ORLANDO — Pau Gasol is often considered the quiet star of the Lakers, the one who doesn't use death stares or bared teeth to show his emotion.
Not on Friday.
Gasol tore into the Lakers after a meek 114-105 loss to the woeful Orlando Magic, angrily asking his teammates why they lost to a lousy team and challenging them to turn it around quickly. He accented the point by hurling his basketball shoes in the locker room, he later acknowledged.
Gasol's career credentials didn't need repeating, but two championships in three trips to the NBA Finals gave him a pulpit to pound if he wished. He took advantage of it Friday.
No one is calling these Lakers champions — not even close — but Gasol wanted to see at least a hint of effort against the team with the NBA's second-worst record.
"Bottom line is, when you lose against the worst teams in the league, you've got to ask yourself why and … what does that make you?" he said half an hour after his postgame outburst.
The Lakers (16-28) are 3-14 since Dec. 21, battling Sacramento for 14th in the Western Conference, as ridiculous as it sounds.
Gasol's eruption found a welcome audience in Nick Young, an increasingly frustrated player who continued it with a technical foul in the third quarter for arguing a non-call on his missed layup.
"We need Pau to step up and say stuff like that," Young said in a quiet corner of Amway Center. "We need people to fight. We need people who have passion. You don't just want to walk in with the team and lose every game. We need him to be a leader."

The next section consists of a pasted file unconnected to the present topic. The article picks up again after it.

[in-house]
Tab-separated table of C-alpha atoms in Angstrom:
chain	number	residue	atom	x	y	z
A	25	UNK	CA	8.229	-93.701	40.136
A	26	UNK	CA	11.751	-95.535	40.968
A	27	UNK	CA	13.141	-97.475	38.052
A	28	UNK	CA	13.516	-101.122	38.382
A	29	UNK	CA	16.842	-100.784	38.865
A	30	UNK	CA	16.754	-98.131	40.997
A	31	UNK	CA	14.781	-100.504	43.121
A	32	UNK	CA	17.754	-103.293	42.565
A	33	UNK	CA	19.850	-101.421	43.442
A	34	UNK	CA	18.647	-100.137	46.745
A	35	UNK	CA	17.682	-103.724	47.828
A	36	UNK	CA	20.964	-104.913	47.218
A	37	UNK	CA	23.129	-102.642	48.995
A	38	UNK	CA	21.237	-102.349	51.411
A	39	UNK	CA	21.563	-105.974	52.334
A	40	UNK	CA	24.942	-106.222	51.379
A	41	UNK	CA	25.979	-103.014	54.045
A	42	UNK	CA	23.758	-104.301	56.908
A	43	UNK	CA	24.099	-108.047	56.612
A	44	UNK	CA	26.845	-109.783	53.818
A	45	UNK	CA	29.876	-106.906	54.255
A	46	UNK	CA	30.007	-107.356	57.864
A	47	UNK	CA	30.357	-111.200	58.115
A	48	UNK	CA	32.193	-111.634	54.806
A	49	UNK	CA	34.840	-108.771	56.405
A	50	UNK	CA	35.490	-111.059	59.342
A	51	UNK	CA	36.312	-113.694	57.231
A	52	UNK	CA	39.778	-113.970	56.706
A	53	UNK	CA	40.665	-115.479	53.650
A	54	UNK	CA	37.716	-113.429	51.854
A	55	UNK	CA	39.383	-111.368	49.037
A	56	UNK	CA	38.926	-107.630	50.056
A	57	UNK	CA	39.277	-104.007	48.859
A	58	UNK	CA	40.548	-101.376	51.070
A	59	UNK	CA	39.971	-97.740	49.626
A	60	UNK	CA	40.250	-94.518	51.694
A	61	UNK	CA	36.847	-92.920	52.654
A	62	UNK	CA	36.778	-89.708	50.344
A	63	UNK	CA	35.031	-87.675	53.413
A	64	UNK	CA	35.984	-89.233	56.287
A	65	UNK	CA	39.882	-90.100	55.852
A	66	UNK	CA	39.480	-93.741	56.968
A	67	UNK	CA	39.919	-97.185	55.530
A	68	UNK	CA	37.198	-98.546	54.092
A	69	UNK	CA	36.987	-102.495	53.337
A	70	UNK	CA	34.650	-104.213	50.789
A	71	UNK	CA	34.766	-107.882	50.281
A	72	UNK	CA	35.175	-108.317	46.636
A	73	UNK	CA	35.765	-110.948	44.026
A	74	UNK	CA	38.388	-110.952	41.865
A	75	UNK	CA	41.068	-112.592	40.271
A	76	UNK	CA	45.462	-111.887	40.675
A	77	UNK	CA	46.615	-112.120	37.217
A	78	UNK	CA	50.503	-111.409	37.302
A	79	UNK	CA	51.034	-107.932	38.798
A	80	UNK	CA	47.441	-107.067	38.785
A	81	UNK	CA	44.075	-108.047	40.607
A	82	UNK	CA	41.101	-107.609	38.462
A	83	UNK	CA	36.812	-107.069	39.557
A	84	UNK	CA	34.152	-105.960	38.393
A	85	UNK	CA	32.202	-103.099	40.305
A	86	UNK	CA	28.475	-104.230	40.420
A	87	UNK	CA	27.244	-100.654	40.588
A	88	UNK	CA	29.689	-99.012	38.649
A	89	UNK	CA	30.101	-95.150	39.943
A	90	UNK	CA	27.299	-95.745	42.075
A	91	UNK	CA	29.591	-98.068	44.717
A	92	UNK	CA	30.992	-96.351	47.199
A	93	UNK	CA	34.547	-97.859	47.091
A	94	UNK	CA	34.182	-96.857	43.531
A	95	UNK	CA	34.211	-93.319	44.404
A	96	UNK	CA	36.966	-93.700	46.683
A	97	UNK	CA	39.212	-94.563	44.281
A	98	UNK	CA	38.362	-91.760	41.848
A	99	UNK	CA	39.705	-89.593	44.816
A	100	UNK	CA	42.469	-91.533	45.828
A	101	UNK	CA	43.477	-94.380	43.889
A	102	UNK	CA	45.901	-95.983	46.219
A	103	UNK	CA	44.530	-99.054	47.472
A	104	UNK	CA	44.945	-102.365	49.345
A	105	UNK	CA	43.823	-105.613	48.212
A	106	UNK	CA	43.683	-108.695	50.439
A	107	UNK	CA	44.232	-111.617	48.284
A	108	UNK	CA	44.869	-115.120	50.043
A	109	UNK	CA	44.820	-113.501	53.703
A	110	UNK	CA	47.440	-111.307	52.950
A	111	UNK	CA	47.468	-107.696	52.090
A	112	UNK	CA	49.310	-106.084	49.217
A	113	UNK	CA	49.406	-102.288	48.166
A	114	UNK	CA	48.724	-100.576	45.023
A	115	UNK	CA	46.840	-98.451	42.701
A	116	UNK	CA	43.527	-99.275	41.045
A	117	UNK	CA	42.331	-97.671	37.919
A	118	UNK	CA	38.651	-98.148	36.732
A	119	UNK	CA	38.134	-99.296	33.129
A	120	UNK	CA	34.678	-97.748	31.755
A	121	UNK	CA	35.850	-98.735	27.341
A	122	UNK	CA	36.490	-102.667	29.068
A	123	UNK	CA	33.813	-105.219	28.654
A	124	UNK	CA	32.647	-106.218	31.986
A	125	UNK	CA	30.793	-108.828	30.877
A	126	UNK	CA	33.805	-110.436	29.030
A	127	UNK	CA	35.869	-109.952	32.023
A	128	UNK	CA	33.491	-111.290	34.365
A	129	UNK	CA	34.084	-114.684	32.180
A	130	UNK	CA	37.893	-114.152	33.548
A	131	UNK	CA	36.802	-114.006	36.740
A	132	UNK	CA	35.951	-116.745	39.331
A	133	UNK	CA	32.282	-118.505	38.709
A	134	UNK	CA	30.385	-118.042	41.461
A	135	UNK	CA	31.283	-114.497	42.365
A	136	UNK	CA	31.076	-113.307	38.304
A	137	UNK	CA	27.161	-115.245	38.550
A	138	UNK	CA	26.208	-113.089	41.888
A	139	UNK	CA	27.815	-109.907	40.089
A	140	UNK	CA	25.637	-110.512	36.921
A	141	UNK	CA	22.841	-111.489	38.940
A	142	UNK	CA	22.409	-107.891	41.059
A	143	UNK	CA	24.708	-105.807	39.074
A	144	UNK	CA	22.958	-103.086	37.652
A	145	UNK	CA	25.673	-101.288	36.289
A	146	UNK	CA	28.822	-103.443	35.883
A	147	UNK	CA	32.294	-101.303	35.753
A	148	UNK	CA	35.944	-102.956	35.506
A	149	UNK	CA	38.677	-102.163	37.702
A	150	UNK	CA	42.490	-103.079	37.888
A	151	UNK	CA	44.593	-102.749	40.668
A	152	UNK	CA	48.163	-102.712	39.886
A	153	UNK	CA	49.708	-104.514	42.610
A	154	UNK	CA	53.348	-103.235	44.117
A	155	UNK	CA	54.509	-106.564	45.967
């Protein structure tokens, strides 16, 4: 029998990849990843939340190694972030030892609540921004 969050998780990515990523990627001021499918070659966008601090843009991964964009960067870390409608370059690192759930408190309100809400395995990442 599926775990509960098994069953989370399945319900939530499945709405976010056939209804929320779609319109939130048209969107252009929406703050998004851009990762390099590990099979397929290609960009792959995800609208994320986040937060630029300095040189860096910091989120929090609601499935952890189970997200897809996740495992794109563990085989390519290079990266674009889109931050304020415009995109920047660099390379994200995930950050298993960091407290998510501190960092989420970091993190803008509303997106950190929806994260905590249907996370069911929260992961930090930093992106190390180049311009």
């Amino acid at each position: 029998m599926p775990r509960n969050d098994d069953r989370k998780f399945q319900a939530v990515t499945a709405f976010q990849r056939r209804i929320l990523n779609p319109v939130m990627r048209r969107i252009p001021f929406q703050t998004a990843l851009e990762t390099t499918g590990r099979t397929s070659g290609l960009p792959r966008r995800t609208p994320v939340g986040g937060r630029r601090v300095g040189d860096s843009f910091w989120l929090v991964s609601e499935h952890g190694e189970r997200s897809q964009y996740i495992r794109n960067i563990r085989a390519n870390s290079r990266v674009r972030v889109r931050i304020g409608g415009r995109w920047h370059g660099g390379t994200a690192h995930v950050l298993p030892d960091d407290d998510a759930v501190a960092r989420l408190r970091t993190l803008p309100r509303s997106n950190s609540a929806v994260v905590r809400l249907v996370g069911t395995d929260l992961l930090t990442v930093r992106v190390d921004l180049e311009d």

Young said last week he didn't feel teammates' support while fighting "one on five" in a skirmish against Phoenix that cost him a one-game suspension.
It was evident Gasol was unhappy after he intentionally fouled Jameer Nelson with 19.1 seconds left and the Lakers down 10. It wasn't the intensity of the foul. It was what he did afterward.
The normally well-mannered Gasol swore at himself and slapped his hips in frustration. He seethed as he stood at the free-throw line.
After the loss became official, he walked slowly to the bench, frowning and half-heartedly high-fiving the extended hands of Manny Harris and Steve Blake.
No one talked to Gasol all the way to the locker room. He talked to nobody. Until the doors closed.
Orlando (12-32) had lost 12 of its last 13 and owned the league's second-worst home record.
"Not happy with it," Gasol said later. "Not happy with it at all."
Gasol had 21 points, 11 rebounds and six assists, but the story was once again the Lakers' lack of defense.
Orlando was 23rd in scoring (96.2 points a game) before Friday. The Magic blew past that with 7:23 to play.
"We just can't seem to lock up consistently," Gasol said. "We do it for spurts but then every team in the league knows the Lakers are not very good defensively, to say the least."
The Lakers allowed another career high, which was nothing new, though this one was peculiar — 20 rebounds for small forward Tobias Harris. Three players broke the 20-point mark for Orlando: Harris (28 points), Arron Afflalo (23 points) and Nelson (22 points).
"Any question you [media] guys ask me from now on has got to be [about] defense" Lakers Coach Mike D'Antoni said. "Our offense is good. Somehow we've got to find a way to stop some people."
Whether Gasol's words were heard wouldn't be known until Sunday against New York, the final stop, mercifully, on the Lakers' seven-game Grammy trip.